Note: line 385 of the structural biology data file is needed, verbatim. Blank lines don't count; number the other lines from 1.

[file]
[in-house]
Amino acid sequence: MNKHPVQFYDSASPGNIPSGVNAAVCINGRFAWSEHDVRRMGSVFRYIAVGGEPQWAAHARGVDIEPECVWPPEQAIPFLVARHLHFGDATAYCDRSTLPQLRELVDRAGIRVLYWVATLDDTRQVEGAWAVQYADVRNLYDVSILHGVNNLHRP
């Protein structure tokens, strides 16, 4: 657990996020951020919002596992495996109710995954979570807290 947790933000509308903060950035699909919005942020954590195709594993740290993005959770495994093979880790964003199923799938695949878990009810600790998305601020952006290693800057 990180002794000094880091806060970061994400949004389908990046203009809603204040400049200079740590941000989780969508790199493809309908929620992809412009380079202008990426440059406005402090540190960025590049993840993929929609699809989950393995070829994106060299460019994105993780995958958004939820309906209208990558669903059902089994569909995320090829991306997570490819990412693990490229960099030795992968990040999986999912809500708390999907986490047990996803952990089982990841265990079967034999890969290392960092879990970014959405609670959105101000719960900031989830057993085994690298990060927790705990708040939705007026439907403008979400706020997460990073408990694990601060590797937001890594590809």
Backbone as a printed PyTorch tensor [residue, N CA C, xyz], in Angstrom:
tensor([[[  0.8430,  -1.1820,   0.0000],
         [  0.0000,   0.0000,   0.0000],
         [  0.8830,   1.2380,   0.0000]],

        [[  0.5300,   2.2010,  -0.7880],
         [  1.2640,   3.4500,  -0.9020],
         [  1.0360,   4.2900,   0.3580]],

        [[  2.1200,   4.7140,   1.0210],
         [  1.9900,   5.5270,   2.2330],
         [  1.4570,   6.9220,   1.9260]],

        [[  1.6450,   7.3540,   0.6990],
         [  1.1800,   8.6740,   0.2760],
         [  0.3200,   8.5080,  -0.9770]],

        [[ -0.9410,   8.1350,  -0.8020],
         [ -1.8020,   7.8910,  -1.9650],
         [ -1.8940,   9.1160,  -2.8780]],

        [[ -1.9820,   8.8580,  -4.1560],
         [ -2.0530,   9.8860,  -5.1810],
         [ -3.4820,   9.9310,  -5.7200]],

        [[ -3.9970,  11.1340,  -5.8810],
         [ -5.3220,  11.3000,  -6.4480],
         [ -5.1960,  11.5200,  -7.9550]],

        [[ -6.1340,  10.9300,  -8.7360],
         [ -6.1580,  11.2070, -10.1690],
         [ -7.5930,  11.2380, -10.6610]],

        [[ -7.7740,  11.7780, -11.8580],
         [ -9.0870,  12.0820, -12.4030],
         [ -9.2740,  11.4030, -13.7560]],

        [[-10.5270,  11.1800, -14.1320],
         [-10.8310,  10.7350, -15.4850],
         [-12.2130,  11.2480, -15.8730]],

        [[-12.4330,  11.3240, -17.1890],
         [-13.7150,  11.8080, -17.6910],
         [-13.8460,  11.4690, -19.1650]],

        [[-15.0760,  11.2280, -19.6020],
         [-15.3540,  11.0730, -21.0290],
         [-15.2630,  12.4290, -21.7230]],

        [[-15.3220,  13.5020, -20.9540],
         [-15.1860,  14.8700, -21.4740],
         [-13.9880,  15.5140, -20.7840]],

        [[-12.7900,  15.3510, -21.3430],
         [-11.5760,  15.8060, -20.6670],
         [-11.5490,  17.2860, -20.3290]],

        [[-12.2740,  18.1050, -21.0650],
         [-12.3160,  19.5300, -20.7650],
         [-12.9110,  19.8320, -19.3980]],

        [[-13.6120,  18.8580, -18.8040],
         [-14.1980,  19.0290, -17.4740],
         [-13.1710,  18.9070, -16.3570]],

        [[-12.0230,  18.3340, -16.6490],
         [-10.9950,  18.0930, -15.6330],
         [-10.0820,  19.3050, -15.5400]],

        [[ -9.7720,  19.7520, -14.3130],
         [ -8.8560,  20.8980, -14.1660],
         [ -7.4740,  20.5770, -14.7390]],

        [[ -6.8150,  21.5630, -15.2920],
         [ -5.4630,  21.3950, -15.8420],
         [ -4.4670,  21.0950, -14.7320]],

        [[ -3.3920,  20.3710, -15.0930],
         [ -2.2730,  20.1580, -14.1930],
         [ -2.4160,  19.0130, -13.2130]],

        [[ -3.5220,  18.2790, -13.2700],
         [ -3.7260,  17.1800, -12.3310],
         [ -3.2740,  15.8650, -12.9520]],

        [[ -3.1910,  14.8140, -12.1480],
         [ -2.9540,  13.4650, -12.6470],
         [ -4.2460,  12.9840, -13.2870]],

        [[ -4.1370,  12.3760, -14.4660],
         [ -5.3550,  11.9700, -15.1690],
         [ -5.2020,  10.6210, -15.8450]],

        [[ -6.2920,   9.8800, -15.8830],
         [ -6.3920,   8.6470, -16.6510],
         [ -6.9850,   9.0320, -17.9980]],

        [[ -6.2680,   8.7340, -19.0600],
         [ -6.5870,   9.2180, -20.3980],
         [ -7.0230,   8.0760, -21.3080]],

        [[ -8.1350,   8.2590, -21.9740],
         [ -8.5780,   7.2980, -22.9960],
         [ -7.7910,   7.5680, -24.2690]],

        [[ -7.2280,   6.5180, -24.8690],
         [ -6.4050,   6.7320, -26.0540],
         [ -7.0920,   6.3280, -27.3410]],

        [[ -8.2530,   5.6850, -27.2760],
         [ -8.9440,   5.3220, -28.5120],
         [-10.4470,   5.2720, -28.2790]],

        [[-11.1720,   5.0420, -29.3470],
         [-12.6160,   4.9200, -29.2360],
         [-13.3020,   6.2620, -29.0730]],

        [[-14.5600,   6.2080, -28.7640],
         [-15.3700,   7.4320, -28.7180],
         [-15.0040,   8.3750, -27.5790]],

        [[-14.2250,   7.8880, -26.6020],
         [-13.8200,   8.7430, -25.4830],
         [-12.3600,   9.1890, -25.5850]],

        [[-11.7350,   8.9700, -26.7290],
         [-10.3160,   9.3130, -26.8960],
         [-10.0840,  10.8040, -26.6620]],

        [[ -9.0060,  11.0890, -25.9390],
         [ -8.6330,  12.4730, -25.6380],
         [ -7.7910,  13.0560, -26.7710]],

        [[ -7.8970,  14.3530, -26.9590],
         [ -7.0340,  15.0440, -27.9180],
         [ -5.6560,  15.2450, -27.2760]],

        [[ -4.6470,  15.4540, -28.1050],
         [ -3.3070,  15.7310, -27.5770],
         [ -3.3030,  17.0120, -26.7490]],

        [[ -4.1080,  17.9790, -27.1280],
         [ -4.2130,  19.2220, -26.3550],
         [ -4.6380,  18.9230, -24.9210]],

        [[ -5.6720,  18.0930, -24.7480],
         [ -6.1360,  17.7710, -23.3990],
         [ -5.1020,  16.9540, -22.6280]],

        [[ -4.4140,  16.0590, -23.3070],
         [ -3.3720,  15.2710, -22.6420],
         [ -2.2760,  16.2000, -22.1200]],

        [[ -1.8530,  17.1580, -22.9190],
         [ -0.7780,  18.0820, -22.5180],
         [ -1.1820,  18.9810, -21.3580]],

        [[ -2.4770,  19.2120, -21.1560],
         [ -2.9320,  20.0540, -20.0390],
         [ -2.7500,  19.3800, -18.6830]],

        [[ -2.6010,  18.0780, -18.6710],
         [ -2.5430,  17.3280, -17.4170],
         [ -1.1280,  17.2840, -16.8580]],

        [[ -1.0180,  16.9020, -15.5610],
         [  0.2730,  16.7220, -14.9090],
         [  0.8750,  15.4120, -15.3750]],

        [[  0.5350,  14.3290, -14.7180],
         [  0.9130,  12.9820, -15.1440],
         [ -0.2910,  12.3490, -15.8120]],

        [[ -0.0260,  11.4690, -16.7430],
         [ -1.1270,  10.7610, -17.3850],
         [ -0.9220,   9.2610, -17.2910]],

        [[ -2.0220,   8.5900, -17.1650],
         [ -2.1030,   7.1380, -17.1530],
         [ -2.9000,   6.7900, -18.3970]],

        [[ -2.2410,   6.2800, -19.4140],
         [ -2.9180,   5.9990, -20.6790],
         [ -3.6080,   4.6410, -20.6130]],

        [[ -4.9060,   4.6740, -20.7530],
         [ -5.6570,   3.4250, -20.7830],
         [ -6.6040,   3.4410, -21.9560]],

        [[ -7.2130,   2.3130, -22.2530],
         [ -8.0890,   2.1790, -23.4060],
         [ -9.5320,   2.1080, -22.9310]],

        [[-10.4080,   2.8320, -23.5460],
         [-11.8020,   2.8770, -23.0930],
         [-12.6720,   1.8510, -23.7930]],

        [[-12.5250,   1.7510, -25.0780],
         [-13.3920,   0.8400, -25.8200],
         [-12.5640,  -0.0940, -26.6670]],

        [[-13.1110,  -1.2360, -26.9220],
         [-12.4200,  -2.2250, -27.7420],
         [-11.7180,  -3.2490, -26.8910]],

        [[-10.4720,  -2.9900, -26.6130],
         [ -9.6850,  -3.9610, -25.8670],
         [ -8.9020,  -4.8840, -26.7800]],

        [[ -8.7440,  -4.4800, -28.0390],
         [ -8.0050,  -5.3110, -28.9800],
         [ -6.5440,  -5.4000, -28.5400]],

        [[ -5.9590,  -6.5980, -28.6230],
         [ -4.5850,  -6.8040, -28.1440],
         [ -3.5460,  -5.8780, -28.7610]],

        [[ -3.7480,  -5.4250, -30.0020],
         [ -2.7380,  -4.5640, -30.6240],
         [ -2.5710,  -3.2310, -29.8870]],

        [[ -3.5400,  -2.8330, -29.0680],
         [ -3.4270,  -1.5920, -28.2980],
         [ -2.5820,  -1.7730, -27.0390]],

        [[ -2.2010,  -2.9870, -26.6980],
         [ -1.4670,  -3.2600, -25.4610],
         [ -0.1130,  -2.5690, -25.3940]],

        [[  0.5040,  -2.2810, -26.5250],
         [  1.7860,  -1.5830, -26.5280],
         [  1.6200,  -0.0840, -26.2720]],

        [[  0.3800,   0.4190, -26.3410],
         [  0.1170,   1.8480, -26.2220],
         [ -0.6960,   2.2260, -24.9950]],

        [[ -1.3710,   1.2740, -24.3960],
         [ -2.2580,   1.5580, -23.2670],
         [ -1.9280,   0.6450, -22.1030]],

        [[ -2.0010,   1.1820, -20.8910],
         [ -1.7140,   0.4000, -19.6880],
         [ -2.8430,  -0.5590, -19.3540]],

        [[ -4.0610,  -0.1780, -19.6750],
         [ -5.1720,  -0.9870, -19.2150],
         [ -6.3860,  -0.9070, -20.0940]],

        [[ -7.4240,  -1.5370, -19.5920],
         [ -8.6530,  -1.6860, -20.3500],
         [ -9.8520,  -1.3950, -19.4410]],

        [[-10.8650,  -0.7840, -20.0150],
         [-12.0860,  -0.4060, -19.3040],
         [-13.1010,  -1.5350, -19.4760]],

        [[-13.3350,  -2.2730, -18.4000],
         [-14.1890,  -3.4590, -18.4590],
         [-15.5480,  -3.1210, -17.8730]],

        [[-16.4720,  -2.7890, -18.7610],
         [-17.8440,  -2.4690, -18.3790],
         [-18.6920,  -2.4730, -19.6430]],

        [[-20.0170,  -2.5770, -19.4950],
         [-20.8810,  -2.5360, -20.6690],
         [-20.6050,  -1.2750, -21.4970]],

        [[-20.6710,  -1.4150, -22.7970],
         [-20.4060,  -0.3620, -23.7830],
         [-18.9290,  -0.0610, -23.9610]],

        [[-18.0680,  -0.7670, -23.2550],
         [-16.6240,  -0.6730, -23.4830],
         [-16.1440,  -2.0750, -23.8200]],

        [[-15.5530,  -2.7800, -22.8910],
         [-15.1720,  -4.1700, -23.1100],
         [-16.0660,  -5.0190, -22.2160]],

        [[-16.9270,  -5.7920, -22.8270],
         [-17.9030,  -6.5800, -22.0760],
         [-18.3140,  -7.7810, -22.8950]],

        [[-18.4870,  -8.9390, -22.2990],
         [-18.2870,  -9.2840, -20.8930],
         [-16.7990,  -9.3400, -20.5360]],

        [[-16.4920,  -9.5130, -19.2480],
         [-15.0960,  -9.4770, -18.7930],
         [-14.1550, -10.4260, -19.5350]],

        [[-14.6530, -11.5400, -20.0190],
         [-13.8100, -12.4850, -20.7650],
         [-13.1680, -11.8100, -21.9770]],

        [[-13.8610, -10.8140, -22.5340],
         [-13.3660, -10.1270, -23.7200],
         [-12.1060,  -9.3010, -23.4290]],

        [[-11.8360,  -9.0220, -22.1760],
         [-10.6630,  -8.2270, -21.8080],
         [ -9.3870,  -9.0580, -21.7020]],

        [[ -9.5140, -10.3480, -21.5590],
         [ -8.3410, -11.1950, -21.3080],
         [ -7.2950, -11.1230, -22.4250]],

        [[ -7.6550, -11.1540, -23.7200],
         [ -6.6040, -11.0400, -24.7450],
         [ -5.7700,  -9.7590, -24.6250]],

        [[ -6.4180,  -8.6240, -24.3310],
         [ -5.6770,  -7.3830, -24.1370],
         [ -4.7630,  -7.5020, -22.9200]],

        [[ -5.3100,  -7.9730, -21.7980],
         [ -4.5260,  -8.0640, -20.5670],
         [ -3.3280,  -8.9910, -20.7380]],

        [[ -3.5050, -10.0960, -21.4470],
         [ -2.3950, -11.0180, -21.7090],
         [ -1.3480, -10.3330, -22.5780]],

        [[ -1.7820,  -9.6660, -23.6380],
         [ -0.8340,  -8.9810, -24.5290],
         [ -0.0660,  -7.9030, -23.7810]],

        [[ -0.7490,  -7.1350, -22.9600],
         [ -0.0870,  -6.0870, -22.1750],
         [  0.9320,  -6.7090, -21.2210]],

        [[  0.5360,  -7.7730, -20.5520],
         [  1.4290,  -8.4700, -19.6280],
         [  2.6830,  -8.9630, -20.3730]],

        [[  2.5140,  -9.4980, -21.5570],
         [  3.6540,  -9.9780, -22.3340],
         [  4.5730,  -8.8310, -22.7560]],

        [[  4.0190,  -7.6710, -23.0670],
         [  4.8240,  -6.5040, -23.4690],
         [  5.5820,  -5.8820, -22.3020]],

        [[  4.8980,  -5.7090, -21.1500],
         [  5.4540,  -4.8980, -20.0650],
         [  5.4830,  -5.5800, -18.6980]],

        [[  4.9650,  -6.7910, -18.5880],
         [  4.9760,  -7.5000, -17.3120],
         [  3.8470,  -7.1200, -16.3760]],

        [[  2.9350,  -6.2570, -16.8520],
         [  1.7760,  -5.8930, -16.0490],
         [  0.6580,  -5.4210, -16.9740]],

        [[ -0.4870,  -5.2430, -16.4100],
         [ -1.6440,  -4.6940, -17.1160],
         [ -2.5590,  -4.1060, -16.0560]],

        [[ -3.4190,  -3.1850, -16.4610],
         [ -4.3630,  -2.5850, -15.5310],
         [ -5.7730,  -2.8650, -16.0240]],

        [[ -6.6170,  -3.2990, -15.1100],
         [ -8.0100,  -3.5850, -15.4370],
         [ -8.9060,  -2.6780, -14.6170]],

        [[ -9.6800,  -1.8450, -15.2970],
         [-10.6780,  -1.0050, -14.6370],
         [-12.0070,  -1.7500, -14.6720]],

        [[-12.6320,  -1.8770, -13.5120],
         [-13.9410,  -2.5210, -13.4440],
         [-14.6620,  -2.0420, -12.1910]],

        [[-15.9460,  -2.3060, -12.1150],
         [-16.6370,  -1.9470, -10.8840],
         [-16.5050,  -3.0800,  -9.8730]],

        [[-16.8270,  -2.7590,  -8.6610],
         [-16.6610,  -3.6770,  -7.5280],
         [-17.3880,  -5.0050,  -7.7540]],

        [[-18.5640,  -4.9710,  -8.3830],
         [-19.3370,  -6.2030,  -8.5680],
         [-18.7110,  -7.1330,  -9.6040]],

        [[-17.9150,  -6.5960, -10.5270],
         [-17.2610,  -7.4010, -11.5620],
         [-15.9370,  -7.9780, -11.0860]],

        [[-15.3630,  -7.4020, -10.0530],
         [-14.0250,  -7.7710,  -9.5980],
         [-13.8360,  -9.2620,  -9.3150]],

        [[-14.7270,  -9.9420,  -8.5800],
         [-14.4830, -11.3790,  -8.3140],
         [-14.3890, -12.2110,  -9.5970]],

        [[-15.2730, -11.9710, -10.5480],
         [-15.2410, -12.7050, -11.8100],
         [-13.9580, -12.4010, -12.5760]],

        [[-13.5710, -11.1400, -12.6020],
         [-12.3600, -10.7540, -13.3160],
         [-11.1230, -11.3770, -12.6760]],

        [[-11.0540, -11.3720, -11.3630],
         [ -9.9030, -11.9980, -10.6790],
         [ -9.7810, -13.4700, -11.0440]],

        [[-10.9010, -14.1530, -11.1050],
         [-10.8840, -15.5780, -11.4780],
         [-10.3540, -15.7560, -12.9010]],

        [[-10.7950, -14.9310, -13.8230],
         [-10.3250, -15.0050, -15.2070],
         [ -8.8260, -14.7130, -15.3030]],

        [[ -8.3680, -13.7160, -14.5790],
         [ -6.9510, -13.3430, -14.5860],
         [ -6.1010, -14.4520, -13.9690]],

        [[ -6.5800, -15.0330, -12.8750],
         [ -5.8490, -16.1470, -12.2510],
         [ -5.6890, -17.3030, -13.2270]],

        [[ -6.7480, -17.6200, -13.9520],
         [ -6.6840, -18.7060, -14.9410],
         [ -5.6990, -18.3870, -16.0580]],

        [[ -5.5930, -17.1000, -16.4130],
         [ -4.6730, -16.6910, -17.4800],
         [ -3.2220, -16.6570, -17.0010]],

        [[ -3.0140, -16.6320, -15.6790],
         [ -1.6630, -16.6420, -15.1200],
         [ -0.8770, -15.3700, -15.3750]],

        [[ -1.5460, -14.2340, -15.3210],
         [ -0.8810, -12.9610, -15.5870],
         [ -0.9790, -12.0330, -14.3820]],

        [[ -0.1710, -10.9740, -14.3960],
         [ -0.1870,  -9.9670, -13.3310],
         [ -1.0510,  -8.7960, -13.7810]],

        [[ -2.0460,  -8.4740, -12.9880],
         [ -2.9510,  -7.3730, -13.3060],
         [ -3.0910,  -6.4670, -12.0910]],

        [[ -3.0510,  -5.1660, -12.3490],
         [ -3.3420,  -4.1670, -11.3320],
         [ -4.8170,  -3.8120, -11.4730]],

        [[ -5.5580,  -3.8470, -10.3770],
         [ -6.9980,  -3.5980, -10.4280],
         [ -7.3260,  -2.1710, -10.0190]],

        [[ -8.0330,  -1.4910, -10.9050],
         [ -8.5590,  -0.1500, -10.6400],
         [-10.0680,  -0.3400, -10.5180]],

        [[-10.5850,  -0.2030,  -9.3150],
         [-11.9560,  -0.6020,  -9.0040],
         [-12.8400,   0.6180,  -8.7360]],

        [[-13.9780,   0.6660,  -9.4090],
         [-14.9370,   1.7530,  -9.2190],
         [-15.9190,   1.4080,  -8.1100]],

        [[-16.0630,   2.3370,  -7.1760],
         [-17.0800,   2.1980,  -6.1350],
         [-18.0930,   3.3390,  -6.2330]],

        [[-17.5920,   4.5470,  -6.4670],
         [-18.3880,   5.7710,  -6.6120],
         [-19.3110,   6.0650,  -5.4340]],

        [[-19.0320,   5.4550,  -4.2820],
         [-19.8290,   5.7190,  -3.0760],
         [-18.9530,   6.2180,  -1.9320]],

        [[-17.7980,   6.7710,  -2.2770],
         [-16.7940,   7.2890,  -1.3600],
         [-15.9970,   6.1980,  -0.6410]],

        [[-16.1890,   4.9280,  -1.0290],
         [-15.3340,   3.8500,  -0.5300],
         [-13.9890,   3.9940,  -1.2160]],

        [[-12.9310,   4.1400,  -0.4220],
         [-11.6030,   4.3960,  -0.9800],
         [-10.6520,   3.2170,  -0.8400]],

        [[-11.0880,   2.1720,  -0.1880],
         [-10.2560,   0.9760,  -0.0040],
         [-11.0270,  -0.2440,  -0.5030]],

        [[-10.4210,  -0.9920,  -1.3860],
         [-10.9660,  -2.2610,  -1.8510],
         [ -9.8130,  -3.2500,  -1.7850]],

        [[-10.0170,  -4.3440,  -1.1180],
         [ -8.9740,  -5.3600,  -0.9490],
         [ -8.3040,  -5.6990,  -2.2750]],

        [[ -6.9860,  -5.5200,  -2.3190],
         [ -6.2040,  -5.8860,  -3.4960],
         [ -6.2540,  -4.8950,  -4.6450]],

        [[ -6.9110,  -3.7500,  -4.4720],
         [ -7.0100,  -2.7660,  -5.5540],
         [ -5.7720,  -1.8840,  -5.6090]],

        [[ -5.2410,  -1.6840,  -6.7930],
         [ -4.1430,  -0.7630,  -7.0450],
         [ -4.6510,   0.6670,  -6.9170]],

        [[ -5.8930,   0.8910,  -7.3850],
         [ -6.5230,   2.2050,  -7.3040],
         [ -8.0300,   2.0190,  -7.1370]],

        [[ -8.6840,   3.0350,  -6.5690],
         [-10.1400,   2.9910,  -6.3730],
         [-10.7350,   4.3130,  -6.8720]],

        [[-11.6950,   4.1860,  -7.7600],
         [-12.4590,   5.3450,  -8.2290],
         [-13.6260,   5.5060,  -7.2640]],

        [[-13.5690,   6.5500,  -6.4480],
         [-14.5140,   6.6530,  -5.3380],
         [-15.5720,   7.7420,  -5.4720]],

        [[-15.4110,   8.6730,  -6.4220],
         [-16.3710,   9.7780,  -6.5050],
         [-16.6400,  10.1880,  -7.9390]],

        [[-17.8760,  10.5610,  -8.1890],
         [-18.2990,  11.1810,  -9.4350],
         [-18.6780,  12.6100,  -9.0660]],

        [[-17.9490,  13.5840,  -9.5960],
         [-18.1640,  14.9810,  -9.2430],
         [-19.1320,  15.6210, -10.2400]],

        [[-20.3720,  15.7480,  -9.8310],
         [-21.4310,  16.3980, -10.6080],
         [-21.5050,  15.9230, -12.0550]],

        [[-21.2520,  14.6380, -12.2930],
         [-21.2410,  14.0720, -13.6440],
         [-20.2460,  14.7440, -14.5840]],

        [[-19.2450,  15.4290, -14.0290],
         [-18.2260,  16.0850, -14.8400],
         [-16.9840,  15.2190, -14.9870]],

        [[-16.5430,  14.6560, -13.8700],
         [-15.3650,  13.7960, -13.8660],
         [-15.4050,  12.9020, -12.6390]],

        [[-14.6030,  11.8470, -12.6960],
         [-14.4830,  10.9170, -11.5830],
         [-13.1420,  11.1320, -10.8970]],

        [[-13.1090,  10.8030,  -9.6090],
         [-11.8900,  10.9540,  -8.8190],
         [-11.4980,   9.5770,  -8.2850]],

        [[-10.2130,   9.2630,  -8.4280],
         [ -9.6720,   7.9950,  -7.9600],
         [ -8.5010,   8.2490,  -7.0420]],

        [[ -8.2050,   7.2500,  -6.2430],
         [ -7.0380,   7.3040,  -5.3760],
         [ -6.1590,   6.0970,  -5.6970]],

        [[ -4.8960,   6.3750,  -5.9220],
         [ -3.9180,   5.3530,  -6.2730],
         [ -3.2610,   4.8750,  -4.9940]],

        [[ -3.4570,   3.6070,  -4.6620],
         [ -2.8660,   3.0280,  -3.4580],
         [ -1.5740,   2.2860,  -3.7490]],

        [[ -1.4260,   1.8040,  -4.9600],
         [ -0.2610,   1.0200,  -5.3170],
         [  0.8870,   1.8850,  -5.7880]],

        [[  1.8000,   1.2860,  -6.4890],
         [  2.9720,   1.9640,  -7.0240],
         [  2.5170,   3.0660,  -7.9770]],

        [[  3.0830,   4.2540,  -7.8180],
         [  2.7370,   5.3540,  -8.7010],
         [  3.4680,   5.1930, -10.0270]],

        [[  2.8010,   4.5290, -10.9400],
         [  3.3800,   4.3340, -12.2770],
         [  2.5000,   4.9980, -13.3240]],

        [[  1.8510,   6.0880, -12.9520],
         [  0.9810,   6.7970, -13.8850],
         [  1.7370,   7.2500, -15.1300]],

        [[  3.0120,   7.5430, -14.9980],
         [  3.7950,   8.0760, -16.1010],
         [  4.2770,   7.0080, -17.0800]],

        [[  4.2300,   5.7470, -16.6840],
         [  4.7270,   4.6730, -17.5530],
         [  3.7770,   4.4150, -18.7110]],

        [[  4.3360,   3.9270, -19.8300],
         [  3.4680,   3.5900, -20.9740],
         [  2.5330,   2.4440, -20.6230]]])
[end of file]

         [ -8.3040,  -5.6990,  -2.2750]],